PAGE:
Tuesday, April 14, 2009

On Mad Detective

If I haven't stated it enough over the past couple of years on this blog, Johnny To is one of the most prolific and creative Asian directors working today. And when I say prolific, I mean it. Since the fall of last year, he's got three films in various stages of release. I'm still waiting on his well-received film "Sparrow" which has been cited as an extremely savvy and entertaining portrait of a group of pickpockets. His latest film, Vengeance, just received a very cool trailer this week and count me in!

Somewhere in-between the above films, "Mad Detective" circulated on the festival rounds last year and I finally got a chance to see it. Those unfamiliar with To's work should know his films are often poised between two distinct types- there are his hyper-stylistic gangster films such as his "Election" films, "Exiled" and "Full Time Killer" and then the more playful genre films such as "Throwdown", "Yesterday Once More" and "Running On Karma". "Mad Detective" falls soundly in the latter category. Ching Wan Lau, To's alter ego, stars as detective Bun who uses his magical ability to place himself in the shoes of a killer and re-enact the crime with perfect clarity. After a nervous breakdown (in which he slices off his ear and gives it to the police chief as a retirement gift), Bun leaves the force. Inspector Ho (Andy On) takes over his duties, but finds himself seeking out Bun when two cops on a stakeout chase a suspect and one of the cops never returns. But, really, I'm leaving out the most entertaining aspects of this film. "Mad Detective" continually questions the sanity of Bun, along the way revealing to us that he not only uses his ESP-like abilities to solve crimes, but he can see the inner person of everyone he meets. This becomes increasingly important when the partner of the missing cop enters the scene and Bun identifes six seperate personalities within him. It's this type of vibrant and alarming lunacy that propels the films of Johnny To, threatening to sink the whole thing, yet he always maintains a firm and fantastical edge. Case in point- in one scene Bun and Ho go out to dinner and Bun constantly talks to his wife, only visible to him.... and when Bun decides to jump on Ho's motorcycle and give her a quick ride, To frames both of them on the bike, speeding along with huge smiles on their faces. Whether it's real or not, it's these types of bullient moments that infuses To's films with a go-for-broke freedom that fills me with so much joy.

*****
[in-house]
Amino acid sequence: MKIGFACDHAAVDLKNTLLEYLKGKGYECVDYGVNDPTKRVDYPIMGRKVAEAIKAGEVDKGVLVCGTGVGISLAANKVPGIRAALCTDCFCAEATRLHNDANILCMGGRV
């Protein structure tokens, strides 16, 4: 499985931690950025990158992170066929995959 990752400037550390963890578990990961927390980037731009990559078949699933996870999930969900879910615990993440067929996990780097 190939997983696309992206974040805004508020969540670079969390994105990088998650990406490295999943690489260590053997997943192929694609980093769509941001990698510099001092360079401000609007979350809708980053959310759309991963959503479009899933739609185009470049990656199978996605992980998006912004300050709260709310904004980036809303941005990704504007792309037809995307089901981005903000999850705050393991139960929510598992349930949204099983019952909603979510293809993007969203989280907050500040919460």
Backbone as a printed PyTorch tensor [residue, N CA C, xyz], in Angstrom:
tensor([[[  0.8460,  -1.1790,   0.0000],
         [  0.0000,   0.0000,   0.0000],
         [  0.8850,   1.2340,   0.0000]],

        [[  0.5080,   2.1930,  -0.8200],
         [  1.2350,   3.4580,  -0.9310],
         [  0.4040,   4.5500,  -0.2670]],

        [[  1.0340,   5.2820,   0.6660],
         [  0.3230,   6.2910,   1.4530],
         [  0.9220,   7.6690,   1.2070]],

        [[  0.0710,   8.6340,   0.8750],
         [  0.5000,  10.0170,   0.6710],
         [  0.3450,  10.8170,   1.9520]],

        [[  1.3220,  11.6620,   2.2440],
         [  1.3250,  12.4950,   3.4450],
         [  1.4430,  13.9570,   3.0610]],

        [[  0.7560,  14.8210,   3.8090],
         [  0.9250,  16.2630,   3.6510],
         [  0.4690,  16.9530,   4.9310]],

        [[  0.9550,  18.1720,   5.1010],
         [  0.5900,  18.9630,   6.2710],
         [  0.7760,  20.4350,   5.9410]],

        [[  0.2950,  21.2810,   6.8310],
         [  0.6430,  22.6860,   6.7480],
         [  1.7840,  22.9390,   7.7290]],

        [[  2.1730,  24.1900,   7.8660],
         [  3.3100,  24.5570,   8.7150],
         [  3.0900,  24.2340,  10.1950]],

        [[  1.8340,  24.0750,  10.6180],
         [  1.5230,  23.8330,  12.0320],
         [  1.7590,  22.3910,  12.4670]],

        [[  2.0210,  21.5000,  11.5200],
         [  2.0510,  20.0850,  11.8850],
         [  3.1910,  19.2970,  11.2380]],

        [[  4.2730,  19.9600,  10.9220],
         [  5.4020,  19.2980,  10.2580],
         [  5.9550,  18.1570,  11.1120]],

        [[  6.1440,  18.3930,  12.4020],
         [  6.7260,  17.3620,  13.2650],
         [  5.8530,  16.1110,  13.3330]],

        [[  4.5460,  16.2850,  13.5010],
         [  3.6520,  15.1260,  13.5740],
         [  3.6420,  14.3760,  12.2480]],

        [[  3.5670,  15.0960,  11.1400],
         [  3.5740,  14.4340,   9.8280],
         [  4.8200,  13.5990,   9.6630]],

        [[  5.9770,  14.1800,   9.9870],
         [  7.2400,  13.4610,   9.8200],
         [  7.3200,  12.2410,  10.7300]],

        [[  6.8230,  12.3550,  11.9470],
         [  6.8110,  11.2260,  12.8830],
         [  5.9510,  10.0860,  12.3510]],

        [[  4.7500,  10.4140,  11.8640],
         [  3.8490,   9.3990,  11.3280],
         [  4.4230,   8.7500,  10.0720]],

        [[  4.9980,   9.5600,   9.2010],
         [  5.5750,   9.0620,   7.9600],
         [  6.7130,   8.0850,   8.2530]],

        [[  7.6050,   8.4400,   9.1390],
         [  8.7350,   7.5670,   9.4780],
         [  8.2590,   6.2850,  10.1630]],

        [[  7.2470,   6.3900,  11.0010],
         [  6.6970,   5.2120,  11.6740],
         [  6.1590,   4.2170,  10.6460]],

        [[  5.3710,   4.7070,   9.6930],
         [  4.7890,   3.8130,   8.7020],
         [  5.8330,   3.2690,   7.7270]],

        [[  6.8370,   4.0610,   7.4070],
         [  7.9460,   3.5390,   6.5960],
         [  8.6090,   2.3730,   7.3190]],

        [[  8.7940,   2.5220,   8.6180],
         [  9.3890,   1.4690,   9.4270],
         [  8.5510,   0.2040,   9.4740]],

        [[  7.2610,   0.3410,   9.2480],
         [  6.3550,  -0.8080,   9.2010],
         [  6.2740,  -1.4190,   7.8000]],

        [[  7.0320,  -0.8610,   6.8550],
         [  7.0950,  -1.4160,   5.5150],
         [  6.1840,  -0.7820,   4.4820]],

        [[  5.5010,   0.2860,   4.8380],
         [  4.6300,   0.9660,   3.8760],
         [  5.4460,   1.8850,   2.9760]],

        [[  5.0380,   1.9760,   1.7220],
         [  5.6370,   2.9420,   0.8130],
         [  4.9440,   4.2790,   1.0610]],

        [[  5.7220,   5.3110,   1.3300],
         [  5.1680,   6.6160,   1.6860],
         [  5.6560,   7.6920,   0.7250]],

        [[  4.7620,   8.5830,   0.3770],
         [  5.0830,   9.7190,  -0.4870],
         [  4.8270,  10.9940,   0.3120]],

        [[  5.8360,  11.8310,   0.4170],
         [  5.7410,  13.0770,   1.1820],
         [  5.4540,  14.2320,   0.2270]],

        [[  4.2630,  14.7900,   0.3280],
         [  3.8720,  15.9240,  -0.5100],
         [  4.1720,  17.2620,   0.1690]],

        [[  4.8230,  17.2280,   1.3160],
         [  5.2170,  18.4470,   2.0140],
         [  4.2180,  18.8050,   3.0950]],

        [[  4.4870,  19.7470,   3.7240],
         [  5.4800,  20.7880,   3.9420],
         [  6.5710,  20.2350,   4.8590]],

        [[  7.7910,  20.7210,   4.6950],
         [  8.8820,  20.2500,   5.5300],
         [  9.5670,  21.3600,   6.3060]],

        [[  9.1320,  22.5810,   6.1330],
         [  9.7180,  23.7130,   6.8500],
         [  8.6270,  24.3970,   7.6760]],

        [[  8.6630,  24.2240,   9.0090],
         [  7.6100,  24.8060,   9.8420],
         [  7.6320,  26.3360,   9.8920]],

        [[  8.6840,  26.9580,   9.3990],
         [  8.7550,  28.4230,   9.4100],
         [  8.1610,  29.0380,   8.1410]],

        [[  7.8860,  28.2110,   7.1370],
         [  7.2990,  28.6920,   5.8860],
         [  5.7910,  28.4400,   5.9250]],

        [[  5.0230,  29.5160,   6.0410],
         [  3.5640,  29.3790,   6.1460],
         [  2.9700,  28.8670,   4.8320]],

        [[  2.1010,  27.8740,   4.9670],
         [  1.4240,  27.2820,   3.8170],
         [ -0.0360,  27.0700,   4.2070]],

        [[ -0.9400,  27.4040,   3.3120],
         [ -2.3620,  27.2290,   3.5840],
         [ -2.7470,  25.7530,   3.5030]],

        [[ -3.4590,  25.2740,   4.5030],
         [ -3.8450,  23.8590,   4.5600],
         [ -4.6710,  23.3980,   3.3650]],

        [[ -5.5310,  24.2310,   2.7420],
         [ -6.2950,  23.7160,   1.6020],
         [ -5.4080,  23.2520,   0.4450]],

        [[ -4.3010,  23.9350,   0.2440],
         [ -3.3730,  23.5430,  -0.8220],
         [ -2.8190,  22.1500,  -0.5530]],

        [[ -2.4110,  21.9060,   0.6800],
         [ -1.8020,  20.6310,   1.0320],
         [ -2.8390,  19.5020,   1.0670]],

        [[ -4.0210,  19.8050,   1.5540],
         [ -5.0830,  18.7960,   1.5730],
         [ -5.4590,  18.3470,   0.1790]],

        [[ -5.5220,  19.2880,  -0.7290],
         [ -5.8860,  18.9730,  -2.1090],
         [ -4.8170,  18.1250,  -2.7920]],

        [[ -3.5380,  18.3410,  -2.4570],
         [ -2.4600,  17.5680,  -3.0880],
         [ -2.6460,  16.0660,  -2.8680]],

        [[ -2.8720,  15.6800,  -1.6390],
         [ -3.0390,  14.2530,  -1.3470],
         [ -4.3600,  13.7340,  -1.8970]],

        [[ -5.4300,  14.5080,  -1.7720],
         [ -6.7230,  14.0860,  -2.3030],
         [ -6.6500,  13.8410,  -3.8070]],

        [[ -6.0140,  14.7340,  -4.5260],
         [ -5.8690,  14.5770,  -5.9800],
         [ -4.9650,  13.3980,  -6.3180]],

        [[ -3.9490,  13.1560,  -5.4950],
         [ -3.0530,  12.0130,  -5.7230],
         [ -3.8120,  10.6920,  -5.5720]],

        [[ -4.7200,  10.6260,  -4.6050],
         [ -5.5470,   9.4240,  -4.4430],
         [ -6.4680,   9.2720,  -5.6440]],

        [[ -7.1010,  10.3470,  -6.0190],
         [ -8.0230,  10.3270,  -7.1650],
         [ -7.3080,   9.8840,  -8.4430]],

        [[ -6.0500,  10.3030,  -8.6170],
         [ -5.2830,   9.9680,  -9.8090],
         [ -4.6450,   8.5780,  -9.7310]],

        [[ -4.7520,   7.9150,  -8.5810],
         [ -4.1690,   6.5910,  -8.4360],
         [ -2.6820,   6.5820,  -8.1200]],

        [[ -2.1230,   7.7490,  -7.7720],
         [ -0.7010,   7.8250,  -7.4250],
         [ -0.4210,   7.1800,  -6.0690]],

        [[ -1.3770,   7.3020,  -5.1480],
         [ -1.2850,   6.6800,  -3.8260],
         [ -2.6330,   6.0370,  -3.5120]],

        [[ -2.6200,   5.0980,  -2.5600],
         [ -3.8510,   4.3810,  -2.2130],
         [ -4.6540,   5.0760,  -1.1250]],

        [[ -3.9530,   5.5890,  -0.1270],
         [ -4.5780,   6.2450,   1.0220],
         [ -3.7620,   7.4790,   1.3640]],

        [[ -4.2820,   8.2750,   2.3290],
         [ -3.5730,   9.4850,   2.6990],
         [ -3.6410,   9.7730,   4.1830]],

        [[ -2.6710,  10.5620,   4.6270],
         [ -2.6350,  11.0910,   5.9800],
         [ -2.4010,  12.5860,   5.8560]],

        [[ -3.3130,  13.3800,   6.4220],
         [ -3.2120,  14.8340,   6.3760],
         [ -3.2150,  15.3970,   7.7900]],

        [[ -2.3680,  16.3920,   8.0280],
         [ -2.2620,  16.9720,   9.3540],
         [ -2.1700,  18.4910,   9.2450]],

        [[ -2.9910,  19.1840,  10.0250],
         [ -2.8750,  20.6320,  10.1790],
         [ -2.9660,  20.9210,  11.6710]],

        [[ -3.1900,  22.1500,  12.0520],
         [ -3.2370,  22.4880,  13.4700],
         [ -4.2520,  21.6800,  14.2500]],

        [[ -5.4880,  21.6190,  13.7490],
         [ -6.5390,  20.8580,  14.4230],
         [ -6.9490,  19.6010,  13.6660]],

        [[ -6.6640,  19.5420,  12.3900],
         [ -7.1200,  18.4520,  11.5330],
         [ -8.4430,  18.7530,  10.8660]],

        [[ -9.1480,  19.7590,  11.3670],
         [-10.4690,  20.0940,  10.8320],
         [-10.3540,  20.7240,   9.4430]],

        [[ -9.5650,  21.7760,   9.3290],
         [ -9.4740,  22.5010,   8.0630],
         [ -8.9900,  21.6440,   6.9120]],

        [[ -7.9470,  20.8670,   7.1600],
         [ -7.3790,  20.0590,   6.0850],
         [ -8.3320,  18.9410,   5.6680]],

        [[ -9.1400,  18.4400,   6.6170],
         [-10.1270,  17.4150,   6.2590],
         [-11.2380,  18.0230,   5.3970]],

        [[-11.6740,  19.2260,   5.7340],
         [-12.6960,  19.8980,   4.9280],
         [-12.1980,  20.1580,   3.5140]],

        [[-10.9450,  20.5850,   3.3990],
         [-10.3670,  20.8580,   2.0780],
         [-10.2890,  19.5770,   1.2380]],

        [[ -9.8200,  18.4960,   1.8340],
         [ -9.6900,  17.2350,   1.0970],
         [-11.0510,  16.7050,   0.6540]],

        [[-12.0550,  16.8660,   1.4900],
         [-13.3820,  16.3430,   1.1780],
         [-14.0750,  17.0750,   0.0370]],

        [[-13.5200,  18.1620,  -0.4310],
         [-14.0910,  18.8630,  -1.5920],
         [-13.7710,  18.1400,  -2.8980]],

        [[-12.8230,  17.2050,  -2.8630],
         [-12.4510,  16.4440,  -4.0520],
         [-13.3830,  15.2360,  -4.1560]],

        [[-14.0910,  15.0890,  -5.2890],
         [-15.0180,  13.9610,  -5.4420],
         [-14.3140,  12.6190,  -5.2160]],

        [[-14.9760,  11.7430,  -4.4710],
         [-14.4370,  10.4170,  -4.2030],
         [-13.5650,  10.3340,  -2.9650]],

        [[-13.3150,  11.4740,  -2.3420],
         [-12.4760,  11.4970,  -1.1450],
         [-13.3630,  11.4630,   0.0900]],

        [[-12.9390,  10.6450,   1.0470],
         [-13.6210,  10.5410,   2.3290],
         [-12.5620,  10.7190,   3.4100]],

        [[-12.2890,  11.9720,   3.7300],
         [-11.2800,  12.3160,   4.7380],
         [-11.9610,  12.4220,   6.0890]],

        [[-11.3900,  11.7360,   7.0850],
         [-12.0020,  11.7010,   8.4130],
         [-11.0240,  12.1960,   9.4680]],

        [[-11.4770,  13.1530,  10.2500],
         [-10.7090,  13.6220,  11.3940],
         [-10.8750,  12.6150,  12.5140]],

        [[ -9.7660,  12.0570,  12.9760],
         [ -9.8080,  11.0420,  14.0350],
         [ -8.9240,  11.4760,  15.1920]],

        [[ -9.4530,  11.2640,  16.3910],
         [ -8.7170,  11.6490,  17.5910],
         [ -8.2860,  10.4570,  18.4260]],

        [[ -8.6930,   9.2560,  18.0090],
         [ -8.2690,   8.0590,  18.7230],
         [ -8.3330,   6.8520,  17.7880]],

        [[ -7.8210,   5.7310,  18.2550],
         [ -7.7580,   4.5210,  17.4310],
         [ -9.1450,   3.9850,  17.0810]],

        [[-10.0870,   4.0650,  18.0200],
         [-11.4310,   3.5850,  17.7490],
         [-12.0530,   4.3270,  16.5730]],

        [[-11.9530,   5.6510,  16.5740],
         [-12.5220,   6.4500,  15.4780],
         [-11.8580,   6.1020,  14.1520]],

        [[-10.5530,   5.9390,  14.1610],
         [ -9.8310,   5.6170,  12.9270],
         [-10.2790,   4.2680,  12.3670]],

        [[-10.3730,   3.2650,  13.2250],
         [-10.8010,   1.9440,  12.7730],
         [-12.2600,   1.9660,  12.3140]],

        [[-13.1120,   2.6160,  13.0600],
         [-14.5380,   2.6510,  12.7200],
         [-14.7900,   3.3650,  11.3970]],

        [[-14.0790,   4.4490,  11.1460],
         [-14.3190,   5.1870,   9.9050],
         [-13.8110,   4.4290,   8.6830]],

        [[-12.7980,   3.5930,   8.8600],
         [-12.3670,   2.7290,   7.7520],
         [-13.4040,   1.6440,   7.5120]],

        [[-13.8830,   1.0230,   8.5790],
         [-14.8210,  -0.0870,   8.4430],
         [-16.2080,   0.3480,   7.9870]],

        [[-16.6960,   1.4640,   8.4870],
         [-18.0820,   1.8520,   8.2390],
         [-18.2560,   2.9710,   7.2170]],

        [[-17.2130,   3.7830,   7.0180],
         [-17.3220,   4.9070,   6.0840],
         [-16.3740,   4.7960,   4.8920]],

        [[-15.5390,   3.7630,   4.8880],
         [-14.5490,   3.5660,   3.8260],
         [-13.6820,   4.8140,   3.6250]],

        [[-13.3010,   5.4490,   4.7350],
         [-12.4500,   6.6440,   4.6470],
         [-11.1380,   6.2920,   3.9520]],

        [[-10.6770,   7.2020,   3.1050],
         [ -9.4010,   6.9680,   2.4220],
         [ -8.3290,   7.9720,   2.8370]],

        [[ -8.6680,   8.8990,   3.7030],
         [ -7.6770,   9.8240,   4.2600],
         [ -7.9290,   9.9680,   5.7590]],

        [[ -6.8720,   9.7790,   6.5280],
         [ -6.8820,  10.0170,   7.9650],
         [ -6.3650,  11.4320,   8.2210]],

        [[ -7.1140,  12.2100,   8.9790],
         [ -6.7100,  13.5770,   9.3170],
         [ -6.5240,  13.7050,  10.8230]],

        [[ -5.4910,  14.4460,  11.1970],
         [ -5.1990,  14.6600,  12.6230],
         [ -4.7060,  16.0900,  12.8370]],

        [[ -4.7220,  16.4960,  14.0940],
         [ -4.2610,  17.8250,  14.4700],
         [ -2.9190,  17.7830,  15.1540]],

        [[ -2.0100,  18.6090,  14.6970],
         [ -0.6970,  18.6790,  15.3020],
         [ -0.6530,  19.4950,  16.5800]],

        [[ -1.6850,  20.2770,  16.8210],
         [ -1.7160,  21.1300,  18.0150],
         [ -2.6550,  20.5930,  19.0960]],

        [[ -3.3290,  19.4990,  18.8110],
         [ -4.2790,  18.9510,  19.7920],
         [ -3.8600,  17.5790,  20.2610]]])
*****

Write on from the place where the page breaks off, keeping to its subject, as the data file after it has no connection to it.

"Mad Detective" also carries on some of the usual tropes in a To film. One of the major plot points revolves around the missing service revolver of a police officer.... a device brought to lucid realization by Kurosawa's "Stray Dog" in the late 40's and a recurring idea in several Johhny To films. And, not one to deviate from the violent and balletic displays of gunfire, "Mad Detective" serves up a finale shoot-out in a hall of mirrors that loudly reverberates the prismatic shades of its main character's mind. Part of the enormous fun of a Johnny To film is the wild and chaotic shifts in mood and tone that come at you feverishly. If you're not digging the vibe, give it a minute and it might change. "Mad Detective" does this with abandon. And the final scene, as Inspector Ho wanders the room trying to get something right, To raises a significant question- where does right and wrong in our police officers start and end?

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